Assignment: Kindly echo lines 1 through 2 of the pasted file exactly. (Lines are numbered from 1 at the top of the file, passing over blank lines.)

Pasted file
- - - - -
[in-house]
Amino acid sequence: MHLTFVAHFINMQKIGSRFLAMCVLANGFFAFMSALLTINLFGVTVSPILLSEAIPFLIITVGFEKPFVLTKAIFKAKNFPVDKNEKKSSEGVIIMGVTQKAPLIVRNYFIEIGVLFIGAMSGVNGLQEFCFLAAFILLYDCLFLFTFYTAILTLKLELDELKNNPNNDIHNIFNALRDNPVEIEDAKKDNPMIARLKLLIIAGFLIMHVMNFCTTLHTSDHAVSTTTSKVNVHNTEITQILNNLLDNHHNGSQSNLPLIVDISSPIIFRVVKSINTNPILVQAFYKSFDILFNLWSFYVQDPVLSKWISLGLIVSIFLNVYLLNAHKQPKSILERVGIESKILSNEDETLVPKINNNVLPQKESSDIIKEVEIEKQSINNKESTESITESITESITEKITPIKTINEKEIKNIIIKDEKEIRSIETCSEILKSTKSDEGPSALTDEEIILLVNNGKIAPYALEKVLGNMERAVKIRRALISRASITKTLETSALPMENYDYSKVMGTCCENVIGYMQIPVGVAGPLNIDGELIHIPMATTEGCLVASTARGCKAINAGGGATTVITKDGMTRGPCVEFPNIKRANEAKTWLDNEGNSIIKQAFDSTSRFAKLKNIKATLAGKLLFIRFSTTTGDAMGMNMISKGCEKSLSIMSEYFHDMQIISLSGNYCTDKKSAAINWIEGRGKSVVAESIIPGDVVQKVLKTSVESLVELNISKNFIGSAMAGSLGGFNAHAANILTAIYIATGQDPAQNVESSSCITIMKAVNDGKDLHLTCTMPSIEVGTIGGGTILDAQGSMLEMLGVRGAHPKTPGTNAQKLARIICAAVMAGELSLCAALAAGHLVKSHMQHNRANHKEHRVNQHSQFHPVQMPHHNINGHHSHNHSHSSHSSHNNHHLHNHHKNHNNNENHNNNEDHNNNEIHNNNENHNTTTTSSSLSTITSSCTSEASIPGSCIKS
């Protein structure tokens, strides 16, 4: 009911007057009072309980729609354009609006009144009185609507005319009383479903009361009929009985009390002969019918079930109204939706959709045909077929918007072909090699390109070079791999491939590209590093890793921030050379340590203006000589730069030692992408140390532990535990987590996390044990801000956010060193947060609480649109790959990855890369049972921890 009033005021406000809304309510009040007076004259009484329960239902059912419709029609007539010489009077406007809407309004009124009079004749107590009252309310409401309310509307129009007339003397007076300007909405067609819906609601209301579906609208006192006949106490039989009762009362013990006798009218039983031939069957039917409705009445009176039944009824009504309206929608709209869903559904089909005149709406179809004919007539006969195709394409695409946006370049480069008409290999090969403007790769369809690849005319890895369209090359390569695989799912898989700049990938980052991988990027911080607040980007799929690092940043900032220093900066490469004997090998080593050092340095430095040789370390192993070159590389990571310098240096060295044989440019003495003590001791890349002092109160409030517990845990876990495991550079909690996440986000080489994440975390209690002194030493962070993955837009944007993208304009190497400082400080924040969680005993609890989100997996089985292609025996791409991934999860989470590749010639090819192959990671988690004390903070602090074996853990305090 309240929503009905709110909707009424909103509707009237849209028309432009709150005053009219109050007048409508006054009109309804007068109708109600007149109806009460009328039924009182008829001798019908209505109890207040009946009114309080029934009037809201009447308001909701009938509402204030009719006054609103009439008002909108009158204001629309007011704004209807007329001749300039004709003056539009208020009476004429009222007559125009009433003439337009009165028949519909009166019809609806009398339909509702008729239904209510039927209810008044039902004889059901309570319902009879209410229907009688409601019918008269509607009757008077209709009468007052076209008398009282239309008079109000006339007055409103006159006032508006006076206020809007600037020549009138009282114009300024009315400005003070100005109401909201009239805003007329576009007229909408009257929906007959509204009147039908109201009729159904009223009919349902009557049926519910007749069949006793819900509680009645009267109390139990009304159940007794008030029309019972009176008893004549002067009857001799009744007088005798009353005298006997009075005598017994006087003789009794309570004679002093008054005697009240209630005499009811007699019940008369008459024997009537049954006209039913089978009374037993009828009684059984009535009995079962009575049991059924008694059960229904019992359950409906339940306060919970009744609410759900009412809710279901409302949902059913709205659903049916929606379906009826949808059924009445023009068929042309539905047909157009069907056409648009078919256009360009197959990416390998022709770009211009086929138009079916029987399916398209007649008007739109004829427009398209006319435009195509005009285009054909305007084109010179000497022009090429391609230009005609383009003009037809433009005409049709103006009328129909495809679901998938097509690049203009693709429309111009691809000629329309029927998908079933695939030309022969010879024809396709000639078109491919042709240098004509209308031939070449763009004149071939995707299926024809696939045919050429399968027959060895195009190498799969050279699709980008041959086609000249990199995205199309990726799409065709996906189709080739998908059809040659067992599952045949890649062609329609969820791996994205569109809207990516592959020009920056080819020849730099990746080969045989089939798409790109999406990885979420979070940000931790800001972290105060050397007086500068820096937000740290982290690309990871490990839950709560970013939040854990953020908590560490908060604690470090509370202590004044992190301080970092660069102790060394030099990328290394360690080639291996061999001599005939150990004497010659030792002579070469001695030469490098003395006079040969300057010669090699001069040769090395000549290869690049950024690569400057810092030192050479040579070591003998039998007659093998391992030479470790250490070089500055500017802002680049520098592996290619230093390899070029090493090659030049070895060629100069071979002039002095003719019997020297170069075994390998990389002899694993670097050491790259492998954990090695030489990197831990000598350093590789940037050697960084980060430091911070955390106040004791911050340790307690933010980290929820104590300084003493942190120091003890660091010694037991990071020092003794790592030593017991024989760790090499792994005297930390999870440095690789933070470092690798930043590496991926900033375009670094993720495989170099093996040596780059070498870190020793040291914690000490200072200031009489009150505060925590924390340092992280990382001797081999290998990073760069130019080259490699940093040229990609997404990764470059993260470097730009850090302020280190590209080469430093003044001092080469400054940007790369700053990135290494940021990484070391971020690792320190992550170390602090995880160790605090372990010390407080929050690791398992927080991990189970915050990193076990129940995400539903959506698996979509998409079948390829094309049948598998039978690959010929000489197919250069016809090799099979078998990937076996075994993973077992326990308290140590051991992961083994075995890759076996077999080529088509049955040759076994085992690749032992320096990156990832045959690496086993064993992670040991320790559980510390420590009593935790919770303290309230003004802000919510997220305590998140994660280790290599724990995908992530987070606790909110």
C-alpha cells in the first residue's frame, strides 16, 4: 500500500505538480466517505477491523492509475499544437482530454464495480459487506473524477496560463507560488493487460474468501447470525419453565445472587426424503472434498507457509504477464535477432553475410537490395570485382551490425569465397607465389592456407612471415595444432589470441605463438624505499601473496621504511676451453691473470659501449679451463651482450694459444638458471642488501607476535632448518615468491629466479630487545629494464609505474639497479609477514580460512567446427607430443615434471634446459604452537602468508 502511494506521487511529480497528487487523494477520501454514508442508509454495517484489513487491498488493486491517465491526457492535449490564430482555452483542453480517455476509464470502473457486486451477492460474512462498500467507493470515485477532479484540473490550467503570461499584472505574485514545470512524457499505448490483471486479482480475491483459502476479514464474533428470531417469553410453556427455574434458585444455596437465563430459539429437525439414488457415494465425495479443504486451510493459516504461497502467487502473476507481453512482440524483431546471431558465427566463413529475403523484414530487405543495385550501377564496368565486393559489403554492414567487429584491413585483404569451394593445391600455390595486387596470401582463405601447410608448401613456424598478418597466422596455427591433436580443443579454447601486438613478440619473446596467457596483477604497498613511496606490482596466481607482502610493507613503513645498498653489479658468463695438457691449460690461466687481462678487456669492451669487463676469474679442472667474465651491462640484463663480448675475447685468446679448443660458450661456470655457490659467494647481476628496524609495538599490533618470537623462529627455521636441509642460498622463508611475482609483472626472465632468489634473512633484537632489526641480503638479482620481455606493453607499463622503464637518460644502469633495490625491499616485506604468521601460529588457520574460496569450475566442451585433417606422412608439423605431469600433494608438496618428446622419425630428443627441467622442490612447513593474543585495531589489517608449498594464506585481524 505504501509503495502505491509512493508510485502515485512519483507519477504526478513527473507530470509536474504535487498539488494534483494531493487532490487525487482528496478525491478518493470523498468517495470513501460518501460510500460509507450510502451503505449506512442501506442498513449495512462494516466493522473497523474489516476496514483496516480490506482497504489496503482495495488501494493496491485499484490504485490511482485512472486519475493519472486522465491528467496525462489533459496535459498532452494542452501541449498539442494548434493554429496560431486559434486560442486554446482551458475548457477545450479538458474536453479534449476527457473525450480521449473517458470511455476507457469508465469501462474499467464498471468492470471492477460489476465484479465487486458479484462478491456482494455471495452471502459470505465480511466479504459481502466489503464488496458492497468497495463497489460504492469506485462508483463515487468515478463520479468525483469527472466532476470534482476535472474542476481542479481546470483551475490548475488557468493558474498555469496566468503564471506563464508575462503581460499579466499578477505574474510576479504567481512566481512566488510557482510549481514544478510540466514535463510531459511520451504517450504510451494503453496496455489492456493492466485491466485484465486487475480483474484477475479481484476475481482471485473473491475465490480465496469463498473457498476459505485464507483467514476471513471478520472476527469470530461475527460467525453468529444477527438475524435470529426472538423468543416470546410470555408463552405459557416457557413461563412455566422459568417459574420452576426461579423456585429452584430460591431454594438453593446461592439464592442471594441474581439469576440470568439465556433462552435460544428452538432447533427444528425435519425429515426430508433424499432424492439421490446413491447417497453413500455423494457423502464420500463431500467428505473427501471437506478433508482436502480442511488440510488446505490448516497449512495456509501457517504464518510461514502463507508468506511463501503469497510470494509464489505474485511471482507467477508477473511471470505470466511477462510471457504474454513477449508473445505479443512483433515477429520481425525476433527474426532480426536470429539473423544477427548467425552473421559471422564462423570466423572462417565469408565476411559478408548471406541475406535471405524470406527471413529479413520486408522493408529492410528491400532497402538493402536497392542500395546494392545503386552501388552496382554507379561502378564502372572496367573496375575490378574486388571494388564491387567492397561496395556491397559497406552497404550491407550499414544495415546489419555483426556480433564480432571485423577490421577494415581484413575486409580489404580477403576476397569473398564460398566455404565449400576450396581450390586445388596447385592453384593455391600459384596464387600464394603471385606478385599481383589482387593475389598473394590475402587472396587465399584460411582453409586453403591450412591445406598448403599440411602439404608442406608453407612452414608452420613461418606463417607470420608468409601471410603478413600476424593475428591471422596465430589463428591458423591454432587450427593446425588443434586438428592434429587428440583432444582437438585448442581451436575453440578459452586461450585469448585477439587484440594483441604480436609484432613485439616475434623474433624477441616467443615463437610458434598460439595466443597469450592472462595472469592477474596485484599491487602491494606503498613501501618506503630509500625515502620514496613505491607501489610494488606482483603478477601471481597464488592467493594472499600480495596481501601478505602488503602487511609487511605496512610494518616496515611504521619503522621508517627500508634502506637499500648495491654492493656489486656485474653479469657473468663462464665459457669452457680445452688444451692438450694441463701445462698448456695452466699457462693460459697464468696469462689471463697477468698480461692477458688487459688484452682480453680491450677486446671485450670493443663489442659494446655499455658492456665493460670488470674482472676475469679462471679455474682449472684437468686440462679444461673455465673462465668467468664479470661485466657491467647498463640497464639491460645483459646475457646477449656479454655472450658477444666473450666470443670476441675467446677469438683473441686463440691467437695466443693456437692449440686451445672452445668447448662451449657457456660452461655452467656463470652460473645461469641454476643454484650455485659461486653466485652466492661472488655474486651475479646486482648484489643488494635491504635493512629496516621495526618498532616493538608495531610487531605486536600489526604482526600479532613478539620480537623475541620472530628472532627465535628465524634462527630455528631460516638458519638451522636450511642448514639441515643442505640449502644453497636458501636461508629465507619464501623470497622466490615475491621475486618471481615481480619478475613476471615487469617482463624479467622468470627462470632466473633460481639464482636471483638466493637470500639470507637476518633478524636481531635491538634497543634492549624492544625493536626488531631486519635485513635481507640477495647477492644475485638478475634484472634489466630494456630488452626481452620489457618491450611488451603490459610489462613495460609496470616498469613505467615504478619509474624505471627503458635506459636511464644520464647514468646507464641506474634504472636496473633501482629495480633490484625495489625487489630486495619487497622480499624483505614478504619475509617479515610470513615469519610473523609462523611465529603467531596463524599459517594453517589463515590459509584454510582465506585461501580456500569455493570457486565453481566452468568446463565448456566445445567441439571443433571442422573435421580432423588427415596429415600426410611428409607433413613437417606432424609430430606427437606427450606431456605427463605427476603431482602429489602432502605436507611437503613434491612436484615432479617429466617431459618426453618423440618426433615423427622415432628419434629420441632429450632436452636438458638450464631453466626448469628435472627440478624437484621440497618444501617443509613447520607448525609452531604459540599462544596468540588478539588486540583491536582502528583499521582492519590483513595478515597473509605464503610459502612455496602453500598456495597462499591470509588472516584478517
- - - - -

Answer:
[in-house]
Amino acid sequence: MHLTFVAHFINMQKIGSRFLAMCVLANGFFAFMSALLTINLFGVTVSPILLSEAIPFLIITVGFEKPFVLTKAIFKAKNFPVDKNEKKSSEGVIIMGVTQKAPLIVRNYFIEIGVLFIGAMSGVNGLQEFCFLAAFILLYDCLFLFTFYTAILTLKLELDELKNNPNNDIHNIFNALRDNPVEIEDAKKDNPMIARLKLLIIAGFLIMHVMNFCTTLHTSDHAVSTTTSKVNVHNTEITQILNNLLDNHHNGSQSNLPLIVDISSPIIFRVVKSINTNPILVQAFYKSFDILFNLWSFYVQDPVLSKWISLGLIVSIFLNVYLLNAHKQPKSILERVGIESKILSNEDETLVPKINNNVLPQKESSDIIKEVEIEKQSINNKESTESITESITESITEKITPIKTINEKEIKNIIIKDEKEIRSIETCSEILKSTKSDEGPSALTDEEIILLVNNGKIAPYALEKVLGNMERAVKIRRALISRASITKTLETSALPMENYDYSKVMGTCCENVIGYMQIPVGVAGPLNIDGELIHIPMATTEGCLVASTARGCKAINAGGGATTVITKDGMTRGPCVEFPNIKRANEAKTWLDNEGNSIIKQAFDSTSRFAKLKNIKATLAGKLLFIRFSTTTGDAMGMNMISKGCEKSLSIMSEYFHDMQIISLSGNYCTDKKSAAINWIEGRGKSVVAESIIPGDVVQKVLKTSVESLVELNISKNFIGSAMAGSLGGFNAHAANILTAIYIATGQDPAQNVESSSCITIMKAVNDGKDLHLTCTMPSIEVGTIGGGTILDAQGSMLEMLGVRGAHPKTPGTNAQKLARIICAAVMAGELSLCAALAAGHLVKSHMQHNRANHKEHRVNQHSQFHPVQMPHHNINGHHSHNHSHSSHSSHNNHHLHNHHKNHNNNENHNNNEDHNNNEIHNNNENHNTTTTSSSLSTITSSCTSEASIPGSCIKS